Commentators across the political spectrum wonder whether, if they win the election next April, the opposition could or would revoke the Fundamental Law – even in the absence of the required two-thirds majority in Parliament.
Hungarian press roundup by budapost.eu
Magyar Demokrata’s editor-in-chief András Bencsik doubts if Gergely Karácsony as Prime Minister would show more restraint in overhauling the constitutional system than the Democratic Coalition’s Klára Dobrev. The pro-government pundit recalls that Dobrev’s remark that if elected PM, she would revoke the Fundamental Law even in the absence of a two-thirds majority, was dismissed by Karácsony as ‘absurd humbug’. Bencsik speculates that Karácsony wanted to show a ‘more humane face’ by suggesting that he respects the rule of law and wants to reunite the nation, but Bencsik nonetheless takes it for granted that Karácsony himself would not hesitate to ‘uproot democracy’ if elected.
168 Óra’s Richard Szentpéteri Nagy suggests that if the opposition wins the April 2022 election, they will have to overcome a very delicate constitutional dilemma. On the one hand, they will immediately need to find a way to circumvent the Fundamental Law in order to be able to govern, but in order to design another constitution, they need time to draft a text that has broad support, the left-wing analyst writes. Szentpéteri Nagy thinks that even to amend the constitution, the opposition needs a two-thirds majority, and even more would be necessary to approve a new one.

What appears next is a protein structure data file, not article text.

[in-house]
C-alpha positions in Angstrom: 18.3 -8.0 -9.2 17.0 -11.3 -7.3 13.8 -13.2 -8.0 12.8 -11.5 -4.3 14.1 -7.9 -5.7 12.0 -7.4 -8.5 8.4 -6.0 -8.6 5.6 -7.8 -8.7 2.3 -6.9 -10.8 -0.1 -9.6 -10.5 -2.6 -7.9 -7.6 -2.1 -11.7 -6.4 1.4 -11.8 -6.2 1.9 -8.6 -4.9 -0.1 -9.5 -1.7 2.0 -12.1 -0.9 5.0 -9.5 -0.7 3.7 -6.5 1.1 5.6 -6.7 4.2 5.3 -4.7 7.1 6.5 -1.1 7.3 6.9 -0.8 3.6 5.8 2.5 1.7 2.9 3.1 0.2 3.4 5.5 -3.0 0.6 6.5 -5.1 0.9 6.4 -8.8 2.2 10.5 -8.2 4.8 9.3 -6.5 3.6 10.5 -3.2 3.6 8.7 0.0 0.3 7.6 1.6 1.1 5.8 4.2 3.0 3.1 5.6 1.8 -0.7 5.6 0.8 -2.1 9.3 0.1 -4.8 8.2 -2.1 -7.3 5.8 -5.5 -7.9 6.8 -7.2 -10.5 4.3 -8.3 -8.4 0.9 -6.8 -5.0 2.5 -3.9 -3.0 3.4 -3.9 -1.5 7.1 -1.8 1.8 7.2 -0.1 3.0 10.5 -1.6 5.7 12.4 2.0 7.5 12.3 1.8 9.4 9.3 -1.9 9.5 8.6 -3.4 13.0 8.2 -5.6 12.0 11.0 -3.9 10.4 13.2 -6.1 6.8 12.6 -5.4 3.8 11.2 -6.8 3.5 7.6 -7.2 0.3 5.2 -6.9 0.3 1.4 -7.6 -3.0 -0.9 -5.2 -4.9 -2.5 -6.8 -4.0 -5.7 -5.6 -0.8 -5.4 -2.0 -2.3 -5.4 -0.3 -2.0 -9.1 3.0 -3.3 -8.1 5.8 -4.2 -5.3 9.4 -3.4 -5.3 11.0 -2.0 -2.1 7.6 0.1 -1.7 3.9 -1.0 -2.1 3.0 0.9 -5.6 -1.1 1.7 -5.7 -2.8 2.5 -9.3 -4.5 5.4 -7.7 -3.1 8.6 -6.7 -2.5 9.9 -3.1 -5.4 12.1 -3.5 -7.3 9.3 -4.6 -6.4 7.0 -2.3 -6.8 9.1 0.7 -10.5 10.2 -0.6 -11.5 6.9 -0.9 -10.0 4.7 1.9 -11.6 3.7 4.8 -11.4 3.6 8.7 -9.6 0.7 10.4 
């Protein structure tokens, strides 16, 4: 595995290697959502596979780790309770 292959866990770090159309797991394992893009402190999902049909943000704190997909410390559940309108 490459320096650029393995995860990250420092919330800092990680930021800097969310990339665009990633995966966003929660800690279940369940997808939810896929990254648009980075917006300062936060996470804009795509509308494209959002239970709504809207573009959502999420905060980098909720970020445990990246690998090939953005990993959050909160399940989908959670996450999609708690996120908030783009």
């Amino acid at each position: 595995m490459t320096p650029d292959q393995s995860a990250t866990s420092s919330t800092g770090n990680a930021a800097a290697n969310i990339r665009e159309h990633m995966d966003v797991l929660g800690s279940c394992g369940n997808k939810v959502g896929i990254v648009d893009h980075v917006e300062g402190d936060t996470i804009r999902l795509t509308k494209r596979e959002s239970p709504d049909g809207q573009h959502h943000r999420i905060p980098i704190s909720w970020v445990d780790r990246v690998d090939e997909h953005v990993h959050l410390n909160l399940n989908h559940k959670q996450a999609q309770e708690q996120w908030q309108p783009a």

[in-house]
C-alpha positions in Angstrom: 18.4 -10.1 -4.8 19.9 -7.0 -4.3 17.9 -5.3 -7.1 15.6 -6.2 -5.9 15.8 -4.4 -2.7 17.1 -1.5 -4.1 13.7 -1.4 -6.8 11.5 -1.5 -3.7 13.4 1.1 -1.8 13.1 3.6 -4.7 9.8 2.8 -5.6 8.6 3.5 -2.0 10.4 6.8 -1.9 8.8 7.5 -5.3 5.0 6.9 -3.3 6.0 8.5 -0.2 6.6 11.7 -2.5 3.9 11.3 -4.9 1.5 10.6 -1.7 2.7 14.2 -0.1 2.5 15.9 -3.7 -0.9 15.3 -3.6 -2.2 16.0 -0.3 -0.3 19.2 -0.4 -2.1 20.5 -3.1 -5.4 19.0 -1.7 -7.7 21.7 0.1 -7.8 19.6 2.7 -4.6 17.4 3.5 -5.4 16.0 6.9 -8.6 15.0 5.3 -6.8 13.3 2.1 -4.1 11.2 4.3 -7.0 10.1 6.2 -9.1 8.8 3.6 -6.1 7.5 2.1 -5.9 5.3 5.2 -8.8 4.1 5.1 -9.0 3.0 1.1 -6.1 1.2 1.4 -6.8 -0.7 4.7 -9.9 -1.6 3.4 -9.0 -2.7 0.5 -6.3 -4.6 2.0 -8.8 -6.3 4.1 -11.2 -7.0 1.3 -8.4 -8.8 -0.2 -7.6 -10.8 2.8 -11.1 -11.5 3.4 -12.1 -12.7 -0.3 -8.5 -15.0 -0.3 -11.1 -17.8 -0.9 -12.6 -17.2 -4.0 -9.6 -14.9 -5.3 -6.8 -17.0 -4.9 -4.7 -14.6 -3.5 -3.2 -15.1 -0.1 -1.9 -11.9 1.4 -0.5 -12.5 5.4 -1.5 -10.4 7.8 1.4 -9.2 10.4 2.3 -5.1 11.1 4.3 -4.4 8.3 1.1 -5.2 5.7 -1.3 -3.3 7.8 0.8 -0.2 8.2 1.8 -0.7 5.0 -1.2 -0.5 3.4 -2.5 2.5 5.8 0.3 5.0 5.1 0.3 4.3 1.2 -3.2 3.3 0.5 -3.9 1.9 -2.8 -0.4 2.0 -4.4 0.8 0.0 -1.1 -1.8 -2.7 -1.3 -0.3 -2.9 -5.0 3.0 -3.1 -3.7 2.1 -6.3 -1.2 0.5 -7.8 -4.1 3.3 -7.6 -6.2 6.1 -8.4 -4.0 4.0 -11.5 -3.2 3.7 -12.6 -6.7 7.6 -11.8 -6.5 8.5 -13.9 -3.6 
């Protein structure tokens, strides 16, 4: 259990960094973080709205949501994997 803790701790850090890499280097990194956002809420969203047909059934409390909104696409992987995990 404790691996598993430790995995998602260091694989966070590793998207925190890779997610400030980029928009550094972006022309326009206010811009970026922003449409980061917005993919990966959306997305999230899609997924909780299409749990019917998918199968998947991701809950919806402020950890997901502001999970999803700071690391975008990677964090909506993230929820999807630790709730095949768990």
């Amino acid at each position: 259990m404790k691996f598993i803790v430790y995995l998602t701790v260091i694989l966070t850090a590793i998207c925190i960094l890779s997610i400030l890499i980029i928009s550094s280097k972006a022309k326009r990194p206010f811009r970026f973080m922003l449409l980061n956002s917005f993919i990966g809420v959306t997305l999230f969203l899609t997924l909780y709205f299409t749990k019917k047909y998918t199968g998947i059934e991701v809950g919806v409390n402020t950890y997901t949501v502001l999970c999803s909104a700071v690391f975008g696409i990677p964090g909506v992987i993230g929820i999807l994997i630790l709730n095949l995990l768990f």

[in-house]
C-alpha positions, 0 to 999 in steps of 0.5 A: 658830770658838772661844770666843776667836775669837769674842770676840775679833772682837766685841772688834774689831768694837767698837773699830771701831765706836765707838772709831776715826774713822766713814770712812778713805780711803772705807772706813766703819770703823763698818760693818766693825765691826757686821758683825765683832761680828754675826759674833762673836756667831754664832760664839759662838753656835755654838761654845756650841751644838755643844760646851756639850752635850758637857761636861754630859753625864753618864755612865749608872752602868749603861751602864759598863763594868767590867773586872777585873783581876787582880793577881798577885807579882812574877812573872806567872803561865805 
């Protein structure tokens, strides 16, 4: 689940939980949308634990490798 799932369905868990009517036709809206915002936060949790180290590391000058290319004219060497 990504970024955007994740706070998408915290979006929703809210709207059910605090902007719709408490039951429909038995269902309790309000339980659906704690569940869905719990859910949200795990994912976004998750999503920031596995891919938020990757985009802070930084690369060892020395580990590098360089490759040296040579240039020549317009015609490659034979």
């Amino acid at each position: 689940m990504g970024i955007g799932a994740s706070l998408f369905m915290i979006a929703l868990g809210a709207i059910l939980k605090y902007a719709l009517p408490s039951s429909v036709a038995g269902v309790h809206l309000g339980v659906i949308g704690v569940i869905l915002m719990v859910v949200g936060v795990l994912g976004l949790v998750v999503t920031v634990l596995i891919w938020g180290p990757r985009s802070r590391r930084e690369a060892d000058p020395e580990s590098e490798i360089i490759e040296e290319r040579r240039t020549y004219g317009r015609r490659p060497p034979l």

In Magyar Narancs, Dániel Antal agrees with Klára Dobrev that the opposition should immediately revoke the Fundamental Law if they win the Parliamentary election. The left-wing liberal pundit writes that the Nazi and Communist regimes as well as the apartheid system in South Africa were dismantled without making any compromises or negotiating with previous illegitimate regimes. Antal also agrees with Dobrev that without uncompromising and unilateral steps, the current regime will transform its political power into economic wealth on the basis of outsourced public money, so any hesitation to abolish the Fundamental Law would make it even more difficult to restore popular sovereignty. Antal acknowledges that ‘ousting dictators’ is a risky enterprise as it may lead to the tyranny of the majority, but he also thinks that the opposition cannot restore the rule of law by respecting the current constitution, which itself violates the rule of law. Antal concludes by admitting that Karácsony’s more moderate approach may be as appealing for voters as Dobrev’s radical and provocative ideas, but he finds the latter more reasonable.
In Magyar Nemzet, Zoltán Lomnici Jr sees the suggestion that the opposition can revoke the Fundamental Law even without a two-thirds majority as an incitement to a ‘constitutional coup’. The pro-government constitutional lawyer remarks that Imre Vörös, one of the left-wing lawyers advocating such an option, served as a Supreme Court justice and in 1999 agreed that laws approved by a two-thirds majority cannot be changed or revoked by a simple majority. Lomnici finds it outrageous that left-wing intellectuals and legal experts would violate basic democratic norms and suspend the rule of law. He recalls that such measures were adopted by Bolsheviks and the rest of their Communist followers’. He concludes by calling on voters to stop them and make sure they do not win the parliamentary election in April next year.
Featured photo illustration by Attila Kovács/MTI